I was wondering if it is possible to cast an IEnumerable to a List. Is there any way to do it other than copying out each item into a list?


6 Answers 6


As already suggested, use yourEnumerable.ToList(). It enumerates through your IEnumerable, storing the contents in a new List. You aren't necessarily copying an existing list, as your IEnumerable may be generating the elements lazily.

This is exactly what the other answers are suggesting, but clearer. Here's the disassembly so you can be sure:

public static List<TSource> ToList<TSource>(this IEnumerable<TSource> source)
    if (source == null)
        throw Error.ArgumentNull("source");
    return new List<TSource>(source);
  • 1
    will it throw an error if IEnumerable is not null but empty ? Feb 15, 2018 at 6:03
  • 1
    @SumitJoshi no it won't throw an error. An IEnumerable can be empty.
    – user18908005
    Jul 4, 2022 at 0:58
using System.Linq;

Use the .ToList() method. Found in the System.Linq namespace.

var yourList = yourEnumerable.ToList();


  • 5
    If not available using System.Linq is missing :). This should totally be the accepted answer... Feb 2, 2017 at 16:55
  • 1
    Also if it's not available, you may have forgotten to declare your IEnumerable with its <T>.
    – Keavon
    Feb 11, 2019 at 22:52
  • Very simple and to the point, thanks! Maybe use a null-conditional operator in yourEnumerable?.ToList(); to take into account the possibility that yourEnumerable might be null? Nov 17, 2020 at 9:14

As others suggested, simply use the ToList() method on an enumerable object:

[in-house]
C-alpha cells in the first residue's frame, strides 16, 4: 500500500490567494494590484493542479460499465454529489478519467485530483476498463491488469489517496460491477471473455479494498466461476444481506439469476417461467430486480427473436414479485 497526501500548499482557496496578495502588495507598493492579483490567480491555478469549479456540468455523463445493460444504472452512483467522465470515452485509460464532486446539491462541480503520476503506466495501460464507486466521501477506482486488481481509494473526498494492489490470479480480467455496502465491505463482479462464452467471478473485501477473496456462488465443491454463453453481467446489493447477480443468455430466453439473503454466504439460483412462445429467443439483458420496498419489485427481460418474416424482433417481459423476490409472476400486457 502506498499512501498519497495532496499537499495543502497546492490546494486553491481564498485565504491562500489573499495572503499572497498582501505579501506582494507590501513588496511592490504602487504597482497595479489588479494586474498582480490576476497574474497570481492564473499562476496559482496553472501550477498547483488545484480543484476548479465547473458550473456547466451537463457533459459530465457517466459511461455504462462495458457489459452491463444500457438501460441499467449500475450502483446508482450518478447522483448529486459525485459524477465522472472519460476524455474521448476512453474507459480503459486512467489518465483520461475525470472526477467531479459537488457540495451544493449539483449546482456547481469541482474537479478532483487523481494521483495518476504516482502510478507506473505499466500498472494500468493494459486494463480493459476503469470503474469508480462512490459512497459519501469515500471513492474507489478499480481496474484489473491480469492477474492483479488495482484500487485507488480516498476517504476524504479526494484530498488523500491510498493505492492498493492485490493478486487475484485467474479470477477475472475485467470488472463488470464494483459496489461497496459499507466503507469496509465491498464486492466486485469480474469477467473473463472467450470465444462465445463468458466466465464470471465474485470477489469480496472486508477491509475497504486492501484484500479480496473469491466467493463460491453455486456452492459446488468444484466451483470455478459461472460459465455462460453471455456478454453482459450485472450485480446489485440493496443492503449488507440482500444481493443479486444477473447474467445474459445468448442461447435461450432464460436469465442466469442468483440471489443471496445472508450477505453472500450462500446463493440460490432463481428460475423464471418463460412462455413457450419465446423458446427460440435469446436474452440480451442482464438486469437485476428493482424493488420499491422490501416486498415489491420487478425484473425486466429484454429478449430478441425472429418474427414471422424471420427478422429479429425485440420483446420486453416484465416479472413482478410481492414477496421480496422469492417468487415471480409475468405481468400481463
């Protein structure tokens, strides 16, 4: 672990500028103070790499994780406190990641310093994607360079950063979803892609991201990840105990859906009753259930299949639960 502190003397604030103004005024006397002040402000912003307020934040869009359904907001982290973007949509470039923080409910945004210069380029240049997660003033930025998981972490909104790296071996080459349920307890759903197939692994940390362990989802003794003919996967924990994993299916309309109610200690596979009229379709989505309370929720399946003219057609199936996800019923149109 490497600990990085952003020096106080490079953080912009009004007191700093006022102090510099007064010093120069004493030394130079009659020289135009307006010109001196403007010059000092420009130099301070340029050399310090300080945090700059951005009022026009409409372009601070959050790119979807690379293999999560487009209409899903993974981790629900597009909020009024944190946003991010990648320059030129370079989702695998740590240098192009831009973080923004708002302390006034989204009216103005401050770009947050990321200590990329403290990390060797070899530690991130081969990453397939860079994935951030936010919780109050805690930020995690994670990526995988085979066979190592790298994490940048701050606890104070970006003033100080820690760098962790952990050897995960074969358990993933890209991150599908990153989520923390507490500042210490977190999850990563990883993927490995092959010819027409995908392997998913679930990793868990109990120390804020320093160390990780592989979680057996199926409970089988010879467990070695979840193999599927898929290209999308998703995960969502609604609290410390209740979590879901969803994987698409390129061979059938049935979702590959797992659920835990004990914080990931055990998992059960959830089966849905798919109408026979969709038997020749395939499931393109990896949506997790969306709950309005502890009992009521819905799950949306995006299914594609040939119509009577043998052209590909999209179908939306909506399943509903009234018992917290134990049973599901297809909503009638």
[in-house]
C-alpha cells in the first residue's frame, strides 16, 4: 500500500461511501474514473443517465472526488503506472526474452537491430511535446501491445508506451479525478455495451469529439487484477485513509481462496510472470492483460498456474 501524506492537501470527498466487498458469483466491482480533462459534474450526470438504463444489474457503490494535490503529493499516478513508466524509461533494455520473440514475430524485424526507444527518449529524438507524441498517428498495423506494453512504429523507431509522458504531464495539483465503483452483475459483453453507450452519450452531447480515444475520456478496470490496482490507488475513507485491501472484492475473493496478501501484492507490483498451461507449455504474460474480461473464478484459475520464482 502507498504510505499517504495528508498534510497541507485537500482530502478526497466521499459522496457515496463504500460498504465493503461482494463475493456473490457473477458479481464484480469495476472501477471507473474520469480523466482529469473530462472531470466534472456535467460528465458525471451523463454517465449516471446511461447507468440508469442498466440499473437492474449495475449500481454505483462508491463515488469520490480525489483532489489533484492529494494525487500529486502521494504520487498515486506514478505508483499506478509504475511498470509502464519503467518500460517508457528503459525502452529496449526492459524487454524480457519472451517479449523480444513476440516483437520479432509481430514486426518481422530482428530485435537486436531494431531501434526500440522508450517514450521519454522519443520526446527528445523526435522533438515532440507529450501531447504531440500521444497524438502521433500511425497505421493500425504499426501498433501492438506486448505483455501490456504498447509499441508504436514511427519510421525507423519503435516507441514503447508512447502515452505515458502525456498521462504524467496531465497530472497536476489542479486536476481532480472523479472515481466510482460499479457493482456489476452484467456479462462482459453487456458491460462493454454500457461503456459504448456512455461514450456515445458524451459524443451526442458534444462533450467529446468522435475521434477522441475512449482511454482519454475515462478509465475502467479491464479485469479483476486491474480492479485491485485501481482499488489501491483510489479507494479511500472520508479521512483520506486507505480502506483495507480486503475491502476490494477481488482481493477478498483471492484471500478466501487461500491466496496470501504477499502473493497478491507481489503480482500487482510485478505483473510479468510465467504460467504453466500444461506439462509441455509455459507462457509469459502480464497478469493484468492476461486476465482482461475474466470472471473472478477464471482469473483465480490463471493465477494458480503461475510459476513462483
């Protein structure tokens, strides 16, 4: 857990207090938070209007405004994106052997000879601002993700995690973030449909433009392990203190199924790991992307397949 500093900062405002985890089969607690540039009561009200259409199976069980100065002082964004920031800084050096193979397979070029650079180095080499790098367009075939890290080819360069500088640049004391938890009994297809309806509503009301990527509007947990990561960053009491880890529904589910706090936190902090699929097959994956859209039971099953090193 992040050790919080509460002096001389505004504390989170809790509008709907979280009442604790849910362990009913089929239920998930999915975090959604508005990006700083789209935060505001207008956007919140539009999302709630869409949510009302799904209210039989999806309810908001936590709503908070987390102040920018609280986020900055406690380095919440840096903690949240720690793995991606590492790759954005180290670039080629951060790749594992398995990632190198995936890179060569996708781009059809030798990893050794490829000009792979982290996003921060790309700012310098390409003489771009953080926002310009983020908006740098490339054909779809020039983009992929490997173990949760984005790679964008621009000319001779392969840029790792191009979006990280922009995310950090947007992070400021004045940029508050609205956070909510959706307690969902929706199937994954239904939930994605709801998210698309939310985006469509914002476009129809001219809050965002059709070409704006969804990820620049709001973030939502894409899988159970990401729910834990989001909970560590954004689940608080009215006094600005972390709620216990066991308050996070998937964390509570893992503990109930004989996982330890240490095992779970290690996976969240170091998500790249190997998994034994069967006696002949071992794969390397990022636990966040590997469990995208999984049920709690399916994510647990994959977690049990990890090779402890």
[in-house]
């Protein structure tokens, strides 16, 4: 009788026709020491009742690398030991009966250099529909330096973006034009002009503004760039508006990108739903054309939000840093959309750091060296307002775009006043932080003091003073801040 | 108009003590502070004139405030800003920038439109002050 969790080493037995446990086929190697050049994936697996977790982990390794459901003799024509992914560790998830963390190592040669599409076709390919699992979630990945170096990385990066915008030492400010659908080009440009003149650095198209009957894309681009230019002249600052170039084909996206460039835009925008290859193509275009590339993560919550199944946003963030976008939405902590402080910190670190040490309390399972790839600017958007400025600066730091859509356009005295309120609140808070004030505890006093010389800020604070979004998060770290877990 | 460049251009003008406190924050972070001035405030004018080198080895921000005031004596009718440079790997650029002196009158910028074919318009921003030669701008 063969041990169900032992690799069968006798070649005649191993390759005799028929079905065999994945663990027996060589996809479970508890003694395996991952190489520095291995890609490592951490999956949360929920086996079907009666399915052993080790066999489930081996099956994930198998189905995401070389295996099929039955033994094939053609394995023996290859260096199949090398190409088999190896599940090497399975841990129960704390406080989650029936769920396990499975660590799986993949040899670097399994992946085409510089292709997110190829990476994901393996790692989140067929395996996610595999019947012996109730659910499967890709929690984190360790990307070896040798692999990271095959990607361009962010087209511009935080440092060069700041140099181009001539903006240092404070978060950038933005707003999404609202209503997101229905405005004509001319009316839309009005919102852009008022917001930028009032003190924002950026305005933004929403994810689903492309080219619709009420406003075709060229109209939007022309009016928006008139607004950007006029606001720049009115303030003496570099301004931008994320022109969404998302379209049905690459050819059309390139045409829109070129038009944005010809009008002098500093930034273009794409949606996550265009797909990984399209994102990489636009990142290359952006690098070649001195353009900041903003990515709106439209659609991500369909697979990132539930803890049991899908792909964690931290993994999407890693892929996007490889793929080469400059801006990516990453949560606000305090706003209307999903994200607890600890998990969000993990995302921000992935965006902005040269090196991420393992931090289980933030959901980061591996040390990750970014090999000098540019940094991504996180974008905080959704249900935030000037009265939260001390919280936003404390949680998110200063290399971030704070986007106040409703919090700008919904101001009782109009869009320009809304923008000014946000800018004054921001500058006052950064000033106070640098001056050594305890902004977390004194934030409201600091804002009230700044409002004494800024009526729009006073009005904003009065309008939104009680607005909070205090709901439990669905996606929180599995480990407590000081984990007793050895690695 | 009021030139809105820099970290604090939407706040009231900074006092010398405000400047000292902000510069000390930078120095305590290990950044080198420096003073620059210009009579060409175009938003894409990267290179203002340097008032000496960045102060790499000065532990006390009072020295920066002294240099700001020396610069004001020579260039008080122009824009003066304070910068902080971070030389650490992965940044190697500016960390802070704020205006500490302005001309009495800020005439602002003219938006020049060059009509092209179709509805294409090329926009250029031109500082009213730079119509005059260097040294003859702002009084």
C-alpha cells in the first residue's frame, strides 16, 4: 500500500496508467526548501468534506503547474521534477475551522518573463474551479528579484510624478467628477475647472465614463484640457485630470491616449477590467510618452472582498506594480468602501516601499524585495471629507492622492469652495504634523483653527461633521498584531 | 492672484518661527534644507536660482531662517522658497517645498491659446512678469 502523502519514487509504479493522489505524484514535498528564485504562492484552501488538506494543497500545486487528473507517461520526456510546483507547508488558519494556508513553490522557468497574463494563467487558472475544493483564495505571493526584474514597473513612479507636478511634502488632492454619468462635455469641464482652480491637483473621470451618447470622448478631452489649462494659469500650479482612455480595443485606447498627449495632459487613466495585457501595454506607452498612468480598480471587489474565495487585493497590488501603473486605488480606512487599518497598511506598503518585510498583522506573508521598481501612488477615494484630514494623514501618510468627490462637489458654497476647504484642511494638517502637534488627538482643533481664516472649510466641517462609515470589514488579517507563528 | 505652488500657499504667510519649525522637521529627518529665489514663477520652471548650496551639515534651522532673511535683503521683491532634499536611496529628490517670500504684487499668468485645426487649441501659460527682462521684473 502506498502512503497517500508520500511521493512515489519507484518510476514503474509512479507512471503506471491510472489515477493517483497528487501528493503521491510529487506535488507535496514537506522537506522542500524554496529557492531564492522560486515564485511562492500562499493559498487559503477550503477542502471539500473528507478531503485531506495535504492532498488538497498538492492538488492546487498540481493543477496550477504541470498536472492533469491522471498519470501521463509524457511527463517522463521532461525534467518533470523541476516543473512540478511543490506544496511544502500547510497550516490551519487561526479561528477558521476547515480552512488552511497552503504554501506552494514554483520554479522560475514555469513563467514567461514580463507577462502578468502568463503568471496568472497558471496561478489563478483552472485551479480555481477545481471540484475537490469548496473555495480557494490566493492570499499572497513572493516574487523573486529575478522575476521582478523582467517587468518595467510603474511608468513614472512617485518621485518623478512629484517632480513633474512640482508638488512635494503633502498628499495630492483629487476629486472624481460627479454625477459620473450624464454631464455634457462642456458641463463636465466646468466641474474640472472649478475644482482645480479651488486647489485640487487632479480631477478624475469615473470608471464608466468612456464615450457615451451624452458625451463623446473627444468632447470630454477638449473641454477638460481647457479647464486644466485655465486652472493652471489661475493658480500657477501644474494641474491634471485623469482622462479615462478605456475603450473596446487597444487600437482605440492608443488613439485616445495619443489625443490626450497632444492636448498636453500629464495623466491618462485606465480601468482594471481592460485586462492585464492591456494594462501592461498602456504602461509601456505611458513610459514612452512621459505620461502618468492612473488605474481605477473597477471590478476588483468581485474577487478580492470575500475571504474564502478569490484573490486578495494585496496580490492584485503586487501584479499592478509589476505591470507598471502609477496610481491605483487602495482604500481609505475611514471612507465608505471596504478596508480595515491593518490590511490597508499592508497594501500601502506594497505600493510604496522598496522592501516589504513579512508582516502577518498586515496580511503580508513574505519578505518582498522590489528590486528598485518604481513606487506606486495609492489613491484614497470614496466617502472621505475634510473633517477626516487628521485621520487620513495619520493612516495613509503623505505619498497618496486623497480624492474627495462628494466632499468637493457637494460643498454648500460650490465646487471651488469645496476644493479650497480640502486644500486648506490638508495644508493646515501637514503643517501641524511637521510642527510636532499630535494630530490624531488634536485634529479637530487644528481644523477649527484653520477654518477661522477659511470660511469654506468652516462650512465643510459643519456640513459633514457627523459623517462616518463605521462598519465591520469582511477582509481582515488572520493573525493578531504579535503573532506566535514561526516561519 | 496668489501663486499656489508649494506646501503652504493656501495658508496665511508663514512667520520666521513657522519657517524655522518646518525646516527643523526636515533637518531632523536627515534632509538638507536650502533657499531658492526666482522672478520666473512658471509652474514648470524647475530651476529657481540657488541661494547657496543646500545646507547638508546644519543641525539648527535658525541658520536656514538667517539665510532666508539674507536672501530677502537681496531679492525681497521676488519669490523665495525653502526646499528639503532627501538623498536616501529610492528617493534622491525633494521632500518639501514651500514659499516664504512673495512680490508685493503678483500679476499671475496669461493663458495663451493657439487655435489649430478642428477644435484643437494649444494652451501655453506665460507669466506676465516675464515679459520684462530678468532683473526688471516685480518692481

var myList = myEnumerable.ToList()

But, if your object implementing the IEnumerable interface doesn't have the ToList() method and you're getting an error like the following:

'IEnumerable' does not contain a definition for 'ToList'

...you're probably missing the System.Linq namespace, because the ToList() method is an extension method provided by that namespace, it's not a member of the IEnumerable interface itself.

So just add the namespace to your source file:

using System.Linq

Create a new List and pass the old IEnumerable to its initializer:

    IEnumerable<int> enumerable = GetIEnumerable<T>();
    List<int> list = new List<int>(enumerable);

Another gotcha (async call)

An async call may be your problem. If you added the using System.Linq statement and you are still getting the error "does not contain a definition for 'ToList' and no accessible extension method...", look carefully for the Task keyword in your error message.

Original Call (works)

IEnumerable<MyDocument> docList = await _documentRepository.GetListAsync();

Attempt to use ToList (still not working)

So...if you are doing this and it does NOT work

List<MyDocument> docList = await _documentRepository.GetListAsync().ToList();

Use parenthesis

You are actually calling ToList on the Task<IEnumerable>! Add parenthesis around your await call like this

List<MyDocument> docList = (await _documentRepository.GetListAsync()).ToList();

no, you should copy, if you are sure that the reference is reference to list, you can convert like this

List<int> intsList = enumIntList as List<int>;
  • 5
    If you're sure that it's a reference to a list, you should use a direct cast so that it will throw an exception if you're wrong. Use "as" if you think it might be a List<T> but you're not sure, and neither are error conditions. Then test whether the result is null.
    – Jon Skeet
    Jun 7, 2009 at 7:31
  • Maybe add an 'if (intsList == null) intsList = new List<int>(enumIntList);' if it might be a 'List<int>', already, but there are some cases where it is not.
    – jerryjvl
    Jun 7, 2009 at 8:22

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